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U.S. Navy Launches its First Purpose-Built Midsize USV

Vanguard at launch
Courtesy NAVSEA

Published Jan 17, 2024 12:51 AM by The Maritime Executive

Austal USA has launched the U.S. Navy's first purpose-built midsize unmanned vessel, Vanguard, Naval Sea Systems Command announced last week. 

Vanguard is the third in a series of USV testbeds based on a commercial crewboat design. Vanguard is the first built from the keel up for this purpose; the first two were converted from existing vessels. The hull was launched on December 13, but NAVSEA delayed the announcement until January 11. Outfitting is still under way under the guidance of Austal and defense contractor L3Harris. 

The program is an extension of the "Operation Overlord" experiment, a joint Pentagon-Navy development project, and the Navy refers to the vessels as "Overlord USVs," or OUSVs. According to program manager Capt. Scot Searles, Vanguard will have "new, built-in capabilities that our previous OUSVs did not possess." When the vessel is completed, it will make the trip to San Diego to join near-sister ships Ranger and Mariner, which have just returned from a five-month transpacific voyage.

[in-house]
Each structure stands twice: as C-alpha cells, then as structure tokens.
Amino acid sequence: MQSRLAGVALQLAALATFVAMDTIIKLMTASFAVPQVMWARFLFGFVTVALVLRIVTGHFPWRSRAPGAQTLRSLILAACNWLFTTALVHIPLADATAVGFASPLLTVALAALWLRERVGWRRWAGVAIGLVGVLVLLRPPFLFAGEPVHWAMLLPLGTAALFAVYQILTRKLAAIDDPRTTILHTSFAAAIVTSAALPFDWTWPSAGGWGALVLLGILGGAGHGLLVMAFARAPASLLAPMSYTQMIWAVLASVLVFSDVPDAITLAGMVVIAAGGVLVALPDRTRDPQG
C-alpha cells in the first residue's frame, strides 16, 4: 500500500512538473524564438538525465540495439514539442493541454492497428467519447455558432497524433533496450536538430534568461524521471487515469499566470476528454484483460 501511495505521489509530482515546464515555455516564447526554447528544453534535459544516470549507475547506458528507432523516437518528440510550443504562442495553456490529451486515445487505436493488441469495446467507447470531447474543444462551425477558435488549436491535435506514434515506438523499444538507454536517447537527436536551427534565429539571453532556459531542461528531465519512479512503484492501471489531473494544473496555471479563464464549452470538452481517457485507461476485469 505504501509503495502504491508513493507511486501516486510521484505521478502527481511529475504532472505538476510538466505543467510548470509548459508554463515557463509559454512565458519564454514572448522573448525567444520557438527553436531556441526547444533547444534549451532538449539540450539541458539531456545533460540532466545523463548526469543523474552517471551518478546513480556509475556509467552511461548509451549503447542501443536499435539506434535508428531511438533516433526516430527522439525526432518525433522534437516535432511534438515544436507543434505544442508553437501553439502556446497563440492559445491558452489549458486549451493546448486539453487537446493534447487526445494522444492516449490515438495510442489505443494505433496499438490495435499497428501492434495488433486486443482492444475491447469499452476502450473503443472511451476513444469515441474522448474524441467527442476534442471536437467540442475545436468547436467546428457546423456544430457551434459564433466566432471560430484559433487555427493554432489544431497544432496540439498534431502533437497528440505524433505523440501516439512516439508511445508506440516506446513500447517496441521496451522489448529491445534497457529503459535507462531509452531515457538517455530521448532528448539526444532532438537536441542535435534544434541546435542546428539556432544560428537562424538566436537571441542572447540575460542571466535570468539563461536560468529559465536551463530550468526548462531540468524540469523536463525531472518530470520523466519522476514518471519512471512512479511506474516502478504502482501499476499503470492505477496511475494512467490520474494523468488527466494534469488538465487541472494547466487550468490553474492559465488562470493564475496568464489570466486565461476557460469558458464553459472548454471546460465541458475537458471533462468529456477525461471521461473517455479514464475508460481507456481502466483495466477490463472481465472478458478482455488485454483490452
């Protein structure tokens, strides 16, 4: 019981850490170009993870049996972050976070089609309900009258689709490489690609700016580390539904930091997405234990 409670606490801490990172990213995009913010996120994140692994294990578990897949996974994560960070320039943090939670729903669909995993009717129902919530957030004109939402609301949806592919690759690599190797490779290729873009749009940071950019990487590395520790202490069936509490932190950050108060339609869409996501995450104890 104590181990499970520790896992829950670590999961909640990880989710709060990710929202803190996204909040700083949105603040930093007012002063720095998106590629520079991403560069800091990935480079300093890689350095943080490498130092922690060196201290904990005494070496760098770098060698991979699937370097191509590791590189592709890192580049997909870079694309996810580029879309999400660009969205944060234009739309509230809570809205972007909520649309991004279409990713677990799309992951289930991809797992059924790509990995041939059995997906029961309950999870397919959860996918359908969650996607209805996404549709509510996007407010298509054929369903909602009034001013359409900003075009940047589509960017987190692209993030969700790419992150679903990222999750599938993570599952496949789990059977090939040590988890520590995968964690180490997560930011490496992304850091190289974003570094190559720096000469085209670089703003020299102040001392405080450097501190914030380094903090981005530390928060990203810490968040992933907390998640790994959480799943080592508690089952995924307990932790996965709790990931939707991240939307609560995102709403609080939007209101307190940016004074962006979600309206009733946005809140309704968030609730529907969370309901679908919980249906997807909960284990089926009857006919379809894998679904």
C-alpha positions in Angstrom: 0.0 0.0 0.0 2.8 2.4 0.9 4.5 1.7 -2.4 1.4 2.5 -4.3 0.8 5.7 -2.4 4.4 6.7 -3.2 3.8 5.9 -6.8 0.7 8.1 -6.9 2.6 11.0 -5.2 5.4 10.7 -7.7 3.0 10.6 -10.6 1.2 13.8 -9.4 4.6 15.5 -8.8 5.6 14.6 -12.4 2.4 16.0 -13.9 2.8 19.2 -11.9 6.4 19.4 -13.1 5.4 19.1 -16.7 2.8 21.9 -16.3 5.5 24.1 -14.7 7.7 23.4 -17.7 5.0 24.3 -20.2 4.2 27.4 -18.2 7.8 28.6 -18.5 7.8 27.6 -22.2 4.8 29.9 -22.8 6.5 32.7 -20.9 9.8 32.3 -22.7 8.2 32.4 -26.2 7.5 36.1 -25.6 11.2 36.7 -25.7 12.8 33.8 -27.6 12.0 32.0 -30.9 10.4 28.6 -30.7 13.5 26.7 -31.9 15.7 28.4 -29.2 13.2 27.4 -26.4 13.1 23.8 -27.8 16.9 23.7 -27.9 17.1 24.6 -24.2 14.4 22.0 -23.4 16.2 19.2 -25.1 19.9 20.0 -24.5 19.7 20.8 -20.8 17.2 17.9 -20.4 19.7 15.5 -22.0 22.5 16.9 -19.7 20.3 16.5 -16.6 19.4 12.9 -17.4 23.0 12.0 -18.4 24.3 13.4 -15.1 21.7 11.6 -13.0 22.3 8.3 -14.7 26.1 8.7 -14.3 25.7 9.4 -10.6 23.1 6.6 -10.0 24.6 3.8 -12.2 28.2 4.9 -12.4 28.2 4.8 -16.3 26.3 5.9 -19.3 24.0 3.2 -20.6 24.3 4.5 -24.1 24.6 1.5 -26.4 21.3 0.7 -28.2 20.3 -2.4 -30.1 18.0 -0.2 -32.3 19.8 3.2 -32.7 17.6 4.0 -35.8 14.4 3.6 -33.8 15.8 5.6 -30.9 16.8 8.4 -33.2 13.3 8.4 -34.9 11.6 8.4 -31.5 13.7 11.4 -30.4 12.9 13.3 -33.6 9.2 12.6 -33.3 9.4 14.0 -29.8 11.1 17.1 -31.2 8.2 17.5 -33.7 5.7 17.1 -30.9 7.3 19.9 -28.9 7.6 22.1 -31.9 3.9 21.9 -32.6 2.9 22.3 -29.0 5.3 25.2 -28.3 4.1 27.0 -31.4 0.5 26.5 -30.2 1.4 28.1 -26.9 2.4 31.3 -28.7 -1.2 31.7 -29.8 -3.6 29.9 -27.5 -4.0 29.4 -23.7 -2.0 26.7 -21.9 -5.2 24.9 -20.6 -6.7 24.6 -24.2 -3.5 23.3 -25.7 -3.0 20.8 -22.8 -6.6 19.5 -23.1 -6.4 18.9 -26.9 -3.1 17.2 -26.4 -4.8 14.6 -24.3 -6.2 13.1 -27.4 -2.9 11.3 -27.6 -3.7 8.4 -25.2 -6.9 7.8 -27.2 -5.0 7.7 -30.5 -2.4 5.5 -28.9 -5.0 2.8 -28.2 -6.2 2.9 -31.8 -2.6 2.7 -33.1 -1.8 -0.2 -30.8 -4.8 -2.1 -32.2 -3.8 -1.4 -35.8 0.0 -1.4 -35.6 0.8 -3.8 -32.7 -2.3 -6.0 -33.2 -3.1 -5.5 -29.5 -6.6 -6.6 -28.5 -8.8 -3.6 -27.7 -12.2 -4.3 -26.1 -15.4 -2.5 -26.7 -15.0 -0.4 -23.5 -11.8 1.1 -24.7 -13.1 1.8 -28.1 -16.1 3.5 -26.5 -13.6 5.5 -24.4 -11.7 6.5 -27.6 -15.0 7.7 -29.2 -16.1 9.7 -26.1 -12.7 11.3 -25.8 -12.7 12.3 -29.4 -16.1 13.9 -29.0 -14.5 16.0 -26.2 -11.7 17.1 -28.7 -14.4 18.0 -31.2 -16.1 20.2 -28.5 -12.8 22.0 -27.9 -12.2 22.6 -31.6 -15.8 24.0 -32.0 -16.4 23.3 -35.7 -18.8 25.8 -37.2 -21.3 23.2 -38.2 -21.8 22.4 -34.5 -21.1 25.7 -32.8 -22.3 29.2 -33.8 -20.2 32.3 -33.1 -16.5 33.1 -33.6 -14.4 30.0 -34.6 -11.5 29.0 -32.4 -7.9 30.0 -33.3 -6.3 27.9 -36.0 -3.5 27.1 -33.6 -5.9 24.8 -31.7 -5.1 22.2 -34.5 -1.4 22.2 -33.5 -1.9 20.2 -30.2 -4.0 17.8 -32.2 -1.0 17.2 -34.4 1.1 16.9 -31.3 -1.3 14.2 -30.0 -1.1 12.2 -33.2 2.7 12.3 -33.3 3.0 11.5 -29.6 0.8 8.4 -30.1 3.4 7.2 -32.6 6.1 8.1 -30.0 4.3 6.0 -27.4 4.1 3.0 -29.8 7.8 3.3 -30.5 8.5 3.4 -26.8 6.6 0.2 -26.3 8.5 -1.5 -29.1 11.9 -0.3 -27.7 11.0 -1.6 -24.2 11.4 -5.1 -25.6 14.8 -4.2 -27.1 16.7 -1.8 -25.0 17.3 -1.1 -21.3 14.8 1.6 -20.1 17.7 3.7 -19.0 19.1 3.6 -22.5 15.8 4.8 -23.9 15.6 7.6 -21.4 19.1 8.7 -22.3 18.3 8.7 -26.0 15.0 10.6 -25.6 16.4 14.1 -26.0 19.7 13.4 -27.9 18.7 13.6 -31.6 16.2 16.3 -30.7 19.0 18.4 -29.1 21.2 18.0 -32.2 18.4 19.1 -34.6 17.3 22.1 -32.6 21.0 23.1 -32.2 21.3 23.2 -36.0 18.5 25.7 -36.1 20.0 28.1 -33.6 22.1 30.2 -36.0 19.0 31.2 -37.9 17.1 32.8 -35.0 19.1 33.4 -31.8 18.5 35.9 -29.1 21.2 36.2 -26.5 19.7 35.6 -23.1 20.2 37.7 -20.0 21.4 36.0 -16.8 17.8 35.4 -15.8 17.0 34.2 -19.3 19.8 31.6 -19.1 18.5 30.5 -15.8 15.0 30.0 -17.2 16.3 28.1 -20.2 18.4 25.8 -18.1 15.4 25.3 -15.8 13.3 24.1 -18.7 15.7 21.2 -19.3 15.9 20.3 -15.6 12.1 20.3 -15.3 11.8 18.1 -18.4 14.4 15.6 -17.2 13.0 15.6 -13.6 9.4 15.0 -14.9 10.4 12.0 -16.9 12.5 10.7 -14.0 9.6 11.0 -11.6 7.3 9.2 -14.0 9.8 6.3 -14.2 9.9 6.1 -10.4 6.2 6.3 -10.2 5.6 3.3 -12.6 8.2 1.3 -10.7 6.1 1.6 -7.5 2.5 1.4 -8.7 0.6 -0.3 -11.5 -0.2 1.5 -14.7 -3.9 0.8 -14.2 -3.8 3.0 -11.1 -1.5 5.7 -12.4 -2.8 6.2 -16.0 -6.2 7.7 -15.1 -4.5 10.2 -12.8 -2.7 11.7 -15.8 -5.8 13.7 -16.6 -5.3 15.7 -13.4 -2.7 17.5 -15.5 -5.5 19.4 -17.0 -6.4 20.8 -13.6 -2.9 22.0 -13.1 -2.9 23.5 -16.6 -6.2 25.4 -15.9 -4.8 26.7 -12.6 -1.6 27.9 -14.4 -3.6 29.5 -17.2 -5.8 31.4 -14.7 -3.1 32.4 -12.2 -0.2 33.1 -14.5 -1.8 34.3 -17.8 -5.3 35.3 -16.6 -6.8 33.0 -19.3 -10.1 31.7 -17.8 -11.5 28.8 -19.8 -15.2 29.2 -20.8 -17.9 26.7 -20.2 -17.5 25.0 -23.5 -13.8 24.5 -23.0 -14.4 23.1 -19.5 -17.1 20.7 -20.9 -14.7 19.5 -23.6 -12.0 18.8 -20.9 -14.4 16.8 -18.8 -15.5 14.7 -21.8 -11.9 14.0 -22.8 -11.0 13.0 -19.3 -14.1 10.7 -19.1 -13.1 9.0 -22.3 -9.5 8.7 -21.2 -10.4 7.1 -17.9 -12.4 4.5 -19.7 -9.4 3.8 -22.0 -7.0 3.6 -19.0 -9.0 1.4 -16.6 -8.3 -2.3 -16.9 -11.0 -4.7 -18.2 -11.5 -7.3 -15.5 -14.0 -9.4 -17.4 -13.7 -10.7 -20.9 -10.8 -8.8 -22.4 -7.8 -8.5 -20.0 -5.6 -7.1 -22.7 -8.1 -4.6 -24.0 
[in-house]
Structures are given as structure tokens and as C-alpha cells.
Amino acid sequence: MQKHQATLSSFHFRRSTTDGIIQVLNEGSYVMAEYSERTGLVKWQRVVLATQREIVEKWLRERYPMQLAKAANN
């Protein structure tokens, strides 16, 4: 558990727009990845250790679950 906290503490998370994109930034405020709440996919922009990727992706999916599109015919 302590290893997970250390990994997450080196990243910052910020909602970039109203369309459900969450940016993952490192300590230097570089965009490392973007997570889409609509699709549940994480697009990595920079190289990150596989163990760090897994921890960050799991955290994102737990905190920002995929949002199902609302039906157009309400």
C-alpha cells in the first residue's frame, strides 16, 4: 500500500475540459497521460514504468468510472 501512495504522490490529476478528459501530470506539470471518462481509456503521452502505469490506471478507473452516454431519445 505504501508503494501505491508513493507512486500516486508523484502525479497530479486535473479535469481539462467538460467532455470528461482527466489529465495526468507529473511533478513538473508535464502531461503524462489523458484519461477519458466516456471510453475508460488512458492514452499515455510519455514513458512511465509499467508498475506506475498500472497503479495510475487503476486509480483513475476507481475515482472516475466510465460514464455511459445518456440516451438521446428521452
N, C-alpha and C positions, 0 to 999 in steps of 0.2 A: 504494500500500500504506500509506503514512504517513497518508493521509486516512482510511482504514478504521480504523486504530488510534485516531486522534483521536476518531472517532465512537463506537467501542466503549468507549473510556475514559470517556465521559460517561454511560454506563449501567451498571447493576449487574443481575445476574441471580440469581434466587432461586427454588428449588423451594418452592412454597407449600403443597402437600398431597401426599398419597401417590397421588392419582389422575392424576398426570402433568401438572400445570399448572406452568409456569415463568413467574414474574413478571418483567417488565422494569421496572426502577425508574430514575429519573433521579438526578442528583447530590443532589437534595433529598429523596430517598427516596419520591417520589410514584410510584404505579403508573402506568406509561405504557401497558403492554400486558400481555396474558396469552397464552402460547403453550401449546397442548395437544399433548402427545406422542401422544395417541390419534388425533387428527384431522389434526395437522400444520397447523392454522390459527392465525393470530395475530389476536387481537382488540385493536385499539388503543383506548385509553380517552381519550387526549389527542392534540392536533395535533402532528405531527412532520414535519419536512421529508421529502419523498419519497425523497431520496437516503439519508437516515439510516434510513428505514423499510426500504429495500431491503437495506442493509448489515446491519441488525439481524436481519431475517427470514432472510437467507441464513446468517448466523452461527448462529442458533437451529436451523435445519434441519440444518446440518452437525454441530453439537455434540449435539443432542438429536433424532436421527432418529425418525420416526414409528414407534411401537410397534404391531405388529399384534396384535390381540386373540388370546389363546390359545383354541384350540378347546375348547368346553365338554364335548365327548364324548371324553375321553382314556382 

The results of that voyage are promising, Searles told defense media on Tuesday. In August, Ranger and Mariner deployed to the Western Pacific with Sea Hunter and Seahawk, a pair of smaller trimaran USVs. The four vessels sailed a combined 46,000 nautical miles, and stayed in autonomous mode almost all of the time. Human crews were on hand to intervene when needed, but this was infrequent, he told USNI. About once every two weeks, an intervention would be required for one of the ship's systems, whether mechanical systems, comms links or autonomy systems. 

The autonomy suite only had to be deactivated 13 times for all four vessels over that time period. “We’re having to actually have a human step in and correct the autonomy less than one time per month," Searles told USNI. 

For the future Large USV (LUSV) program, Congress has required the Navy to demonstrate that certain key mechanical systems can operate for 30 days without human intervention. This includes a 720-hour "no-touch" continuous run requirement for the diesel generator. The first land-based test for a popular commercial engine model was completed in December, and it "demonstrated sufficient mechanical reliability."

LUSV's mission is to serve as a magazine ship, essentially an extension of a destroyer's missile carrying capacity. It will be a 1,500-ton vessel, far smaller than a conventional surface combatant, saving cost while expanding the service's vertical launch cell count.